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In the days since we went to press with the story below, Brown CS alums Dave Simons ’90 and Daniel Wilk ’92 have won yet another award for their work on Adobe Character Animator. The National Academy of Television Arts and Sciences has recognized the tool as a Pioneering System for Live Performance-Based Animation Using Facial Recognition. Developed by Dave’s team, Character Animator allows artists to animate characters in real time via live tracking and has changed the landscape of character animation. “We are honored to work on software that allows artists to tell their stories in new ways,” says Dave when asked about his motivations for the project. The tool was used for the first-ever live episode of The Simpsons, live cartoon interviews on The Late Show with Stephen Colbert, and the quick-turnaround production of Our Cartoon President, and will undoubtedly continue to make waves in the animation industry.
“We knew the odds were against us,” laughs Brown CS alum Dave Simons ’90, “but the idealism of four recent college graduates trumped the 90% failure rate we were warned about.” Nearly 30 years later, it seems this idealism may not have been misplaced, as Dave, along with fellow Brown CS alums Daniel Wilk ’92 and Michael Natkin ’89, have just won an Academy Award in scientific and technical achievement for their work on Adobe After Effects. Awarded to those who provide extraordinary contributions to the science of filmmaking and a proven record of contributing significant value to the process of making motion pictures, the honor truly recognized the critical role that After Effects has come to play in the motion graphics industry.
What motivated Dave to begin his work on this pioneering project? Well, it all started in the graphics group of Brown CS Professor Andy van Dam many years ago, at a time when undergraduate contributions to research were far less common. (Michael also mentioned both Andy and his group in his acceptance speech, thanking van Dam for "giving me a chance" and a first introduction to graphics.) “When I first began my work in this field, all the tools were command-line tools,” explains Dave, “and I actually did my senior thesis on distribution ray-tracing.” Friendships at Brown naturally led to the birth of The Company of Science & Art, otherwise known as CoSA for short. Founded by Dave and three other Brown graduates in June of 1990 –Greg Deocampo ’88, David Foster (DaveF) ’90, and David Herbstman (DaveH) ’90– the company planned to become the next world-class content provider for the new electronic age. “After searching all around Providence, DaveF found a great place near downtown,” he remembers. “DaveH negotiated the rent down to $1000 a month, and we were in business.”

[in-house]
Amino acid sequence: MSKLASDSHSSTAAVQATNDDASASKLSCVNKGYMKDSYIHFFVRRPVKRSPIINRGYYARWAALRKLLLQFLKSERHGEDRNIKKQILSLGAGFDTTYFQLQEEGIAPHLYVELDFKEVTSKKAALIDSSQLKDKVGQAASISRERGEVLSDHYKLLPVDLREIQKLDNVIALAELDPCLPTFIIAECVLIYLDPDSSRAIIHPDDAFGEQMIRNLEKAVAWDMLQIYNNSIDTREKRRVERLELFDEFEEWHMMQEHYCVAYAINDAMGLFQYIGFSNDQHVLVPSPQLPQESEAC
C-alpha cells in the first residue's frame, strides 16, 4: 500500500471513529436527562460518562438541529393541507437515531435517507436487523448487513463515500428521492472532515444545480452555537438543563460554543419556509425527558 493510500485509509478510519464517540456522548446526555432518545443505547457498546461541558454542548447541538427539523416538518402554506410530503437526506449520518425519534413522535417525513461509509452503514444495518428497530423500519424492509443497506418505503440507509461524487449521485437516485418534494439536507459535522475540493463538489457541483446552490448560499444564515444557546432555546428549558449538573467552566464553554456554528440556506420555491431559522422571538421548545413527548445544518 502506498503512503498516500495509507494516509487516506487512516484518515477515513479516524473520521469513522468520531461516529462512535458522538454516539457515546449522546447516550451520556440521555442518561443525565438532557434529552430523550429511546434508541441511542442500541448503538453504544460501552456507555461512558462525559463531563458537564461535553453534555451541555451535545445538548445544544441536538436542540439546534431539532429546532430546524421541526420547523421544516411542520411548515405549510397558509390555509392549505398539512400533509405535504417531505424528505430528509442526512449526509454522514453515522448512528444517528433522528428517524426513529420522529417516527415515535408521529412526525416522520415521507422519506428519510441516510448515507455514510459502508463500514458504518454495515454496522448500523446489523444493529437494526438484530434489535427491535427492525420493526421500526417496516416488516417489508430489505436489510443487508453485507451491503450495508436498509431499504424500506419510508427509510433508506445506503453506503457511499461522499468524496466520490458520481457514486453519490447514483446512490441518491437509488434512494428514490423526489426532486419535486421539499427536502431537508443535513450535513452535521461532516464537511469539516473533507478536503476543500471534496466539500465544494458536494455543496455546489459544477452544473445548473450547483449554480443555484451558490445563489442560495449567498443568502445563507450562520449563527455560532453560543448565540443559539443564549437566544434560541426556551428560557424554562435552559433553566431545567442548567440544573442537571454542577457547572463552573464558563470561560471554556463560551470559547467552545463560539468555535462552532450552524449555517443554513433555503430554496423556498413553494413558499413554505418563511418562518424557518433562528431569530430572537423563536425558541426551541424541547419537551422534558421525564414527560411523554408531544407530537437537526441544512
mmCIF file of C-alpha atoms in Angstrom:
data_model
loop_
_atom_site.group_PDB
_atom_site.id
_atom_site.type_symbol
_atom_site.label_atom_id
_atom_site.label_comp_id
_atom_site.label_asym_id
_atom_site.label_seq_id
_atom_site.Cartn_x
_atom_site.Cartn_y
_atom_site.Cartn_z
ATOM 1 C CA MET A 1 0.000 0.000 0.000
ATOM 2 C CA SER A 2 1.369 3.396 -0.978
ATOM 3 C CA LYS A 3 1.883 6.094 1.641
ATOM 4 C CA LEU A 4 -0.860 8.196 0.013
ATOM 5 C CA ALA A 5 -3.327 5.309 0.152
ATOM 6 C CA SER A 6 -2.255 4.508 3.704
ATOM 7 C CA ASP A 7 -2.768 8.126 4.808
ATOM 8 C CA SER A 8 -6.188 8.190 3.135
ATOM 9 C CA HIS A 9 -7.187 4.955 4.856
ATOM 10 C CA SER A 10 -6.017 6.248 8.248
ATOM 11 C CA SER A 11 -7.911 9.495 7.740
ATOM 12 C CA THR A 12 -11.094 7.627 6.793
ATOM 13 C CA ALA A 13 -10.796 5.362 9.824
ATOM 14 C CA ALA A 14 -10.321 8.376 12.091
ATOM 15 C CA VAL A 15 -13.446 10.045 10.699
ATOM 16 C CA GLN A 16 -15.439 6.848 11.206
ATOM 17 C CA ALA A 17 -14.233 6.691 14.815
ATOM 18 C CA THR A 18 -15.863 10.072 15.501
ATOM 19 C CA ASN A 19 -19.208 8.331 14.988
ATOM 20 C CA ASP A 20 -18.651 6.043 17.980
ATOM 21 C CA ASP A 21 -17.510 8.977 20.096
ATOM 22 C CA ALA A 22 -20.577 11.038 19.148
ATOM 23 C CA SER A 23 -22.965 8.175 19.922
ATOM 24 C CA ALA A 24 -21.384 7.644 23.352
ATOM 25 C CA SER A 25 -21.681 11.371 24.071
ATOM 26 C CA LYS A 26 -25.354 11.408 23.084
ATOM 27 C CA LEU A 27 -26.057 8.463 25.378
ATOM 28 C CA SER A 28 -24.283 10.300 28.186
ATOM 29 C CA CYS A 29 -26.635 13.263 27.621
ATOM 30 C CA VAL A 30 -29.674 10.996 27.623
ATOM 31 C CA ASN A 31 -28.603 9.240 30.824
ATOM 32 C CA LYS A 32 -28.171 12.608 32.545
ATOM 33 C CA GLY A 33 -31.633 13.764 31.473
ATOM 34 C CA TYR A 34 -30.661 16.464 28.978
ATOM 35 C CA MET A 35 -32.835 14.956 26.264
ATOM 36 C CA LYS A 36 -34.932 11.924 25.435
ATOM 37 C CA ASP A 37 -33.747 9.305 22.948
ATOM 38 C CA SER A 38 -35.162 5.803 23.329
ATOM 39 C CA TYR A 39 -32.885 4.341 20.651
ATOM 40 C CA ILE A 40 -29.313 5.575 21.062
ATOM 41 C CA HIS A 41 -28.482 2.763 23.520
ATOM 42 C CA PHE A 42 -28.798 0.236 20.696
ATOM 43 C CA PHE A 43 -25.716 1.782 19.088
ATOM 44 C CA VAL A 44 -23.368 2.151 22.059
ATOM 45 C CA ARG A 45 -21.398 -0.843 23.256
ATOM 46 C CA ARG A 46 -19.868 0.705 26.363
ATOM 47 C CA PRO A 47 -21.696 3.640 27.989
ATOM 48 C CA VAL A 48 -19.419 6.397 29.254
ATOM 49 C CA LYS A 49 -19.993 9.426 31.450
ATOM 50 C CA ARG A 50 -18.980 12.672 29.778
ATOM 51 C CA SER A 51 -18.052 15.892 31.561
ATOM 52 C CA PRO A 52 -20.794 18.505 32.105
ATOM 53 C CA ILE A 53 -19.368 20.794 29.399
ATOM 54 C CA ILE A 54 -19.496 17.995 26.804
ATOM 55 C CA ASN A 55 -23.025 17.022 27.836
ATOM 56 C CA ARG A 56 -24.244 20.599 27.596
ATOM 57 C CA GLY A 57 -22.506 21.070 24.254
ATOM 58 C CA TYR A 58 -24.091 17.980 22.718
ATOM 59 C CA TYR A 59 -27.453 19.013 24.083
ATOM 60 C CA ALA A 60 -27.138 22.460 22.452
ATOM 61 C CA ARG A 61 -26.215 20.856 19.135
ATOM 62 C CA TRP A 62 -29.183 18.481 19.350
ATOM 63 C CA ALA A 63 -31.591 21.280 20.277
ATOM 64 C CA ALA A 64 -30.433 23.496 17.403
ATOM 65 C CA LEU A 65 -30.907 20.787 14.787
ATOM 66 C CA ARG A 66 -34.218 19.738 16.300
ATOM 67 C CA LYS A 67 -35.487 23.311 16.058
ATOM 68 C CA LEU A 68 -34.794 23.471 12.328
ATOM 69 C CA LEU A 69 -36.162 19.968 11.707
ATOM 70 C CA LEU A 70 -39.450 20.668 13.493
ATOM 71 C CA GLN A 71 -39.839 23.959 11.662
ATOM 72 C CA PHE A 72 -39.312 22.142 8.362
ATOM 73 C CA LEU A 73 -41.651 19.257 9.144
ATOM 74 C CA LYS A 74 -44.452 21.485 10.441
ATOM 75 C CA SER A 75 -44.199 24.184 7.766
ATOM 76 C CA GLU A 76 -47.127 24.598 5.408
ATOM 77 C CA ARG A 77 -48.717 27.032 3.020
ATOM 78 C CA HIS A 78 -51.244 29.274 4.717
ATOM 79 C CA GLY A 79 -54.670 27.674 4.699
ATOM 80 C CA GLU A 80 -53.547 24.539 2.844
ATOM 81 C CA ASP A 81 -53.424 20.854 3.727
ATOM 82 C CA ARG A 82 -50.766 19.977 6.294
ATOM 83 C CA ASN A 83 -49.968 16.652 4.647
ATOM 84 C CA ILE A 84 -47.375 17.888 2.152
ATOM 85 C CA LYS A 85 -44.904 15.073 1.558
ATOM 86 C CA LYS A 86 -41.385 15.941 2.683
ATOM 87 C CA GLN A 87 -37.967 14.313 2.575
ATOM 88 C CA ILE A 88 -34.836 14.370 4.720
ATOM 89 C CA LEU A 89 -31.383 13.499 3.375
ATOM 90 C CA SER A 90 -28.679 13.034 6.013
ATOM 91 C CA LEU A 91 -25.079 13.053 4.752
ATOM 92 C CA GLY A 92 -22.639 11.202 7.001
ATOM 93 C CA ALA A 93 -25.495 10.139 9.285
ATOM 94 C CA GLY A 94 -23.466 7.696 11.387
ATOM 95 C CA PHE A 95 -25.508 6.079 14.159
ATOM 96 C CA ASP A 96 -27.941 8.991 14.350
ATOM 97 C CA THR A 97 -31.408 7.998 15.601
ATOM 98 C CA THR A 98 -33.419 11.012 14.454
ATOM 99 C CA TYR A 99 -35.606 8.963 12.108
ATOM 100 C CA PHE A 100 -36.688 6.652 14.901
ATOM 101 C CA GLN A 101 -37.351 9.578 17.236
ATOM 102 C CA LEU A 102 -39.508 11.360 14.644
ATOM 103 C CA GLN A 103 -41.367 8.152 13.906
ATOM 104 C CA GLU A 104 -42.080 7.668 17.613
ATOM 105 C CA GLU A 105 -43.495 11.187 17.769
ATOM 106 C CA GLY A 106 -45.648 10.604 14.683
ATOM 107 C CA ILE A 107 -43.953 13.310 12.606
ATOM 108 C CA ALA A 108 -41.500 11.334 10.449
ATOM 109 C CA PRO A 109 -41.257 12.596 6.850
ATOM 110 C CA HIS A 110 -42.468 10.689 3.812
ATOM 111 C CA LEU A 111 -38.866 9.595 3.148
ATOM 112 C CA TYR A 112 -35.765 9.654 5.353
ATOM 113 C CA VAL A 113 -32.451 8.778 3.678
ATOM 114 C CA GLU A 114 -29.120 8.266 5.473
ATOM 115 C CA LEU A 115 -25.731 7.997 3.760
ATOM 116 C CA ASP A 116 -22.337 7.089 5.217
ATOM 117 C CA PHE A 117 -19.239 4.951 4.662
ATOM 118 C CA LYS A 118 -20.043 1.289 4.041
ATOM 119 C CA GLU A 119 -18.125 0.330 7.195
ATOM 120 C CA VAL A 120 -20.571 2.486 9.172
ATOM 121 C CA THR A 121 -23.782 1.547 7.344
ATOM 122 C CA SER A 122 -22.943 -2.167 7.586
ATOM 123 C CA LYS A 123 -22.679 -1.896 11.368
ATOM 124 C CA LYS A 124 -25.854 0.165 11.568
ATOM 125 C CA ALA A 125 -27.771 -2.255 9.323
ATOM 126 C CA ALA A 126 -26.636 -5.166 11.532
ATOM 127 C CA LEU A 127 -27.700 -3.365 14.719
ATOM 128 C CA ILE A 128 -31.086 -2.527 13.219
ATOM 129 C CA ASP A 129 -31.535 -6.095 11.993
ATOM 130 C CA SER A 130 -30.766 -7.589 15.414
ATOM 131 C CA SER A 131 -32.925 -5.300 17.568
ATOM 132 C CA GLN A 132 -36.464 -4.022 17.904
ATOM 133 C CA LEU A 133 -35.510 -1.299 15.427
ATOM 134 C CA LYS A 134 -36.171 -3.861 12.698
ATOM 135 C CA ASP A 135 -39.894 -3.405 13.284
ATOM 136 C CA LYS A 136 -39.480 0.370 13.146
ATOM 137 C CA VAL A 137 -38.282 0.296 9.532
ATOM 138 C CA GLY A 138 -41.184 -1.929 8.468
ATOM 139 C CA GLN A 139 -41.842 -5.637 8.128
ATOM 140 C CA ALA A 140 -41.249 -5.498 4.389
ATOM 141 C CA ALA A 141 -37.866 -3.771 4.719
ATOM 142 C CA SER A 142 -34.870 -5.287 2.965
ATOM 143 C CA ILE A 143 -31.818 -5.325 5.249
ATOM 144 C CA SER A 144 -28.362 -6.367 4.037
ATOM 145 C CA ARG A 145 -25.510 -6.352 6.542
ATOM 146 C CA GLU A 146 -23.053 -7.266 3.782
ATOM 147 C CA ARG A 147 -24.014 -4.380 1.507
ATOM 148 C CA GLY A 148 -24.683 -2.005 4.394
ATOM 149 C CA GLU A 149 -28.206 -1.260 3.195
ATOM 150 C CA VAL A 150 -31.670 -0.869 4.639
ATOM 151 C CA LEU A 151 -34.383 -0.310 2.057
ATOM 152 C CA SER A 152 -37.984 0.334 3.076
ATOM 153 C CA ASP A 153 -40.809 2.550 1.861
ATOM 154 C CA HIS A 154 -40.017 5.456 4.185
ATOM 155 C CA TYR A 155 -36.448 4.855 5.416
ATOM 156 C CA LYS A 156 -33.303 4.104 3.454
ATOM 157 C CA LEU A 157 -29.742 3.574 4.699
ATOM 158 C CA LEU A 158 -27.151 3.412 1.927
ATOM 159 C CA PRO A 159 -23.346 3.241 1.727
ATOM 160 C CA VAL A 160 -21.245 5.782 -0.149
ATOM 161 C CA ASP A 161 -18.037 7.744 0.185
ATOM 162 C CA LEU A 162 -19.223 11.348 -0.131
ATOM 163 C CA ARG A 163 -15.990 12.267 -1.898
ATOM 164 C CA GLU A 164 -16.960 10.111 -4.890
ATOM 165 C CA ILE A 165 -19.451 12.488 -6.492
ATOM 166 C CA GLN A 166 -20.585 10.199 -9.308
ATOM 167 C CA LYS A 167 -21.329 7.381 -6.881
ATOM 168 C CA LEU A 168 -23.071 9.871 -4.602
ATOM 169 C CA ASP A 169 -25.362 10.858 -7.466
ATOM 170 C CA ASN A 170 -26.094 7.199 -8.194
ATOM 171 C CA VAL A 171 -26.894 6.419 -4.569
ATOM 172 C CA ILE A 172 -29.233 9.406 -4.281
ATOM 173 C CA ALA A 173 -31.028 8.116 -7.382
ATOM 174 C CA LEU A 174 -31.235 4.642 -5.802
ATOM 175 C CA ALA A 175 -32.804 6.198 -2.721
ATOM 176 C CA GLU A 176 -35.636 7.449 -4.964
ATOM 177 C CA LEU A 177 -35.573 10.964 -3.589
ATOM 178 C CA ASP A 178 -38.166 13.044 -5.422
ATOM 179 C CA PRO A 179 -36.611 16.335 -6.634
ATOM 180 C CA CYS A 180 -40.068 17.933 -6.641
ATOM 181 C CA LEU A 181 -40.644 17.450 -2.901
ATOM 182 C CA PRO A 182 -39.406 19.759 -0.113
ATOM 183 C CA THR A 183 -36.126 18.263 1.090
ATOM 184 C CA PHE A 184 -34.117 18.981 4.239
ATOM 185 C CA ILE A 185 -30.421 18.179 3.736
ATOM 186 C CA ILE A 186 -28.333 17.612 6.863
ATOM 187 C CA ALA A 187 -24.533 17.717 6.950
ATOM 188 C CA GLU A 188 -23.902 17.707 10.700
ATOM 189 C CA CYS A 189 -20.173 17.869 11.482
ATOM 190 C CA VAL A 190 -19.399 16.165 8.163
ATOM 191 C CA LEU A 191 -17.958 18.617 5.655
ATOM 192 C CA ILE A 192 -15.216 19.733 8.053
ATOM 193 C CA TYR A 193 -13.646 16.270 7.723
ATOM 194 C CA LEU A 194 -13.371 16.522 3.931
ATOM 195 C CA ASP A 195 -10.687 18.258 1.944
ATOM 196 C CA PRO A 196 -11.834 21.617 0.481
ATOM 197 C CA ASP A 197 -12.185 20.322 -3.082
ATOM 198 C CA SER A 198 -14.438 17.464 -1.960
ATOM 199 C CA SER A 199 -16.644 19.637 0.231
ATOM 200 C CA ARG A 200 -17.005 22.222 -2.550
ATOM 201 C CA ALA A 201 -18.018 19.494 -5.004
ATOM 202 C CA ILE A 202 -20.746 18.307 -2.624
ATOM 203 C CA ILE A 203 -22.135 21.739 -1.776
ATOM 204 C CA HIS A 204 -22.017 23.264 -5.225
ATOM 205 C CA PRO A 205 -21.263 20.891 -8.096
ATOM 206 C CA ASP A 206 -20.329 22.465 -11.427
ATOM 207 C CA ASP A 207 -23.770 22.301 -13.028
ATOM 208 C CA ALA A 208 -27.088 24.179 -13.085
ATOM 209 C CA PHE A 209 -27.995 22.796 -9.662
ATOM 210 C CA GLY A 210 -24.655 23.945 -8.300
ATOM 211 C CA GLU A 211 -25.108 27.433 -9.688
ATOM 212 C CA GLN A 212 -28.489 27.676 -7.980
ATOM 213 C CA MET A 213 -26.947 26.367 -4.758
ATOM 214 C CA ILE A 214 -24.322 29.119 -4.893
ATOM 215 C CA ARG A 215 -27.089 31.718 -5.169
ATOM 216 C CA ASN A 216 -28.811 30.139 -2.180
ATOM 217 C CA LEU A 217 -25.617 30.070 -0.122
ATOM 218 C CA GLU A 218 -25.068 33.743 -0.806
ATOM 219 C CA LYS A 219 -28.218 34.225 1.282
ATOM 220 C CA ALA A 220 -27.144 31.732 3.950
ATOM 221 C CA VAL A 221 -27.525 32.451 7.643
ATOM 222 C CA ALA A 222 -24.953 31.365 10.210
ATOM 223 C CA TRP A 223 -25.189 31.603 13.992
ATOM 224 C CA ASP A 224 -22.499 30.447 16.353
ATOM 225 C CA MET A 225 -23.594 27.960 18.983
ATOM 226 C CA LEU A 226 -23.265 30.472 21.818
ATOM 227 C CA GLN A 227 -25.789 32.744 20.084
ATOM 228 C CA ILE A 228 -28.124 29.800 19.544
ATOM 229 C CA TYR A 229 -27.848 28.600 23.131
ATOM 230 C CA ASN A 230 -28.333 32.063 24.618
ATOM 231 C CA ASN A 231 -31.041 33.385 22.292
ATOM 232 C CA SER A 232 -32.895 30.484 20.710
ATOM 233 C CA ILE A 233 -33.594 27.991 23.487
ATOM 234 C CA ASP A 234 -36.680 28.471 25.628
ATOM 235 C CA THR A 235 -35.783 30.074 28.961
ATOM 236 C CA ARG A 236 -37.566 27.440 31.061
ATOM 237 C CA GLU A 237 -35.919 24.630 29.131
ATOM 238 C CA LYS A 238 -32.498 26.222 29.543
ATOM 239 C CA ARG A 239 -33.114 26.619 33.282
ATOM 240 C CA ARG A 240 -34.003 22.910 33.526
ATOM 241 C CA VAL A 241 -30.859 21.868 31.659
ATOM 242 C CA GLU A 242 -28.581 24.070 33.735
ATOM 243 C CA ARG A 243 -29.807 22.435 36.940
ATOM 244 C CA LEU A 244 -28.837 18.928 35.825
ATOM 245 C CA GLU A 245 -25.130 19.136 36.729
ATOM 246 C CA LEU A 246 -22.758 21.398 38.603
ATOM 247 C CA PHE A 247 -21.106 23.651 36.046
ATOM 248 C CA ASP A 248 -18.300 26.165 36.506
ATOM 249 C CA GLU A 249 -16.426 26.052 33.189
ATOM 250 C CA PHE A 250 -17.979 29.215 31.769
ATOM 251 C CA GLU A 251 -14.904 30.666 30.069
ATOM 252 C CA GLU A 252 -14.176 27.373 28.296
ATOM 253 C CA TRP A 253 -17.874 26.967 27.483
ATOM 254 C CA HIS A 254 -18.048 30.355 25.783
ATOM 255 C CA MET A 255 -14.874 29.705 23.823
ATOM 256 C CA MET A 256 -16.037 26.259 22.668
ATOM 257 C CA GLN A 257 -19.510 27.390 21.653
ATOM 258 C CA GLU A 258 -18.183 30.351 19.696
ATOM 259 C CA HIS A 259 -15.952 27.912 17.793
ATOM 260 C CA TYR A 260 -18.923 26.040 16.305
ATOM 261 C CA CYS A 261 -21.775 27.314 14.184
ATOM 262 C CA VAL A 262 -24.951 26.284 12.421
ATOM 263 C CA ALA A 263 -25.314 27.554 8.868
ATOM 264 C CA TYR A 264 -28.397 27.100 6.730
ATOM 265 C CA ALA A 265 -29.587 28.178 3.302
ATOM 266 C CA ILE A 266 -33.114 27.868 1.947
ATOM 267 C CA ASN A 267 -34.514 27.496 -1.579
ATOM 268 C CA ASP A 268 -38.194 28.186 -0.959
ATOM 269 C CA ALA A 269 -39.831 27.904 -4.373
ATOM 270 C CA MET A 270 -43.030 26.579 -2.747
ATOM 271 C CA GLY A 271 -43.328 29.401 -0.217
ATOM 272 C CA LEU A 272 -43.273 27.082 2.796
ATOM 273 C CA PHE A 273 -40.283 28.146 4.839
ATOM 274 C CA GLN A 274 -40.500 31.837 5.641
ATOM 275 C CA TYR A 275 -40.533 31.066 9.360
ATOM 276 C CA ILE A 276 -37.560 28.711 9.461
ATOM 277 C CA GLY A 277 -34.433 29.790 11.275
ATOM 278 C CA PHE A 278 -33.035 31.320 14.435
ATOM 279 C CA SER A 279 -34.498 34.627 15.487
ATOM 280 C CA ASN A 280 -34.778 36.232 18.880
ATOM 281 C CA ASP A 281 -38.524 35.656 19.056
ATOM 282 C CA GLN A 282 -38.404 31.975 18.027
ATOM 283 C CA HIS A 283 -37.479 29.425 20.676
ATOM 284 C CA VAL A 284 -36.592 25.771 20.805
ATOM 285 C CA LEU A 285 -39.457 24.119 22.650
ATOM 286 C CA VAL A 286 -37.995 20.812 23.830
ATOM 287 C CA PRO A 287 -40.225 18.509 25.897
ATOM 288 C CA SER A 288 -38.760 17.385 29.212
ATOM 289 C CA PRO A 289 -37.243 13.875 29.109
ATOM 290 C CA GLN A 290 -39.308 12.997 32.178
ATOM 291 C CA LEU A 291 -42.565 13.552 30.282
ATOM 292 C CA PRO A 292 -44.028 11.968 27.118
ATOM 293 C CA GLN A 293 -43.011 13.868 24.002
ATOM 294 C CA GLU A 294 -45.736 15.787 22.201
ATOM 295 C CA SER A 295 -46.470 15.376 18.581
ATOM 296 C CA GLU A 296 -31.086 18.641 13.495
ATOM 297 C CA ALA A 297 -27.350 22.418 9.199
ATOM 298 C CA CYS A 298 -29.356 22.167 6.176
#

With such lofty expectations, it was no surprise that the fledgling company inevitably faced a myriad of setbacks in its early years. The original plan was to have artists and programmers working side by side to produce multimedia content, and CD-ROM production was the first task. Named Connections: The CoSA Journal, this first hypermedia publication was designed to show off the new medium, but garnered little interest. This was followed by PACo (PICS Animation Compiler), which allowed platform-independent low-bandwidth streaming animation playback with synched sound. What initially seemed like a promising idea, however, quickly changed as Apple announced QuickTime a mere few months later. Running low on funds, the team knew that they needed to come up with something fast. And it was from this that Egg (the first codename for After Effects) was born. This is where Dave’s graphics-group training would really start to pay off.
With Egg development in full swing, it was at this point that Dan Wilk ’92 joined the team, helping to write effect plug-ins. The first press demos of the brand-new software were held in a private suite at MacWorld Boston. After receiving positive reviews from the public, the team quickly realized that the project needed a real name – After Effects.
“Showing After Effects 1.0 to the public for the first time was an exhilarating experience,” remembers Dave, “We had a tiny booth and people were packed ten-deep at times trying to get a glimpse.” The software exploded in popularity, and CoSA was bought out a mere six months later by Aldus Corporation, followed by another merger of Aldus into Adobe Systems a year later. This set into motion the chain of events that led to After Effects becoming the dominant motion graphics and visual effects application used in the post-production process of film and television production.
“It’s easily the most common tool now to do motion graphics in the film industry,” explains Dave, “and it really lets you create anything you want in this field.” Brown CS has certainly left its mark on the industry, as over 15 Brown graduates worked at CoSA or were involved in the After Effects project. Used for most of the iconic Pixar movies’ opening and closing credits, After Effects has quickly become an indispensable tool in the artist’s toolkit.
With such an accomplished career, what does Dave believe prepared him best from his years at Brown? Well, it may very well have been his experiences TAing a myriad of classes in Brown CS. “I was a head TA for Andy van Dam in CS 11 and CS 192,” he remembers, “and Andy’s high bar and criticalness made me learn a lot.” Dave has certainly come a long way from the old, refurbished apartment in which the project first began, and his work has undoubtedly made it possible for countless artists to enable their dreams.
For more information on the history of CoSA and the team’s Academy Award acceptance speeches, see the following link.
For more information, click the link that follows to contact Brown CS Communications Outreach Specialist Jesse Polhemus.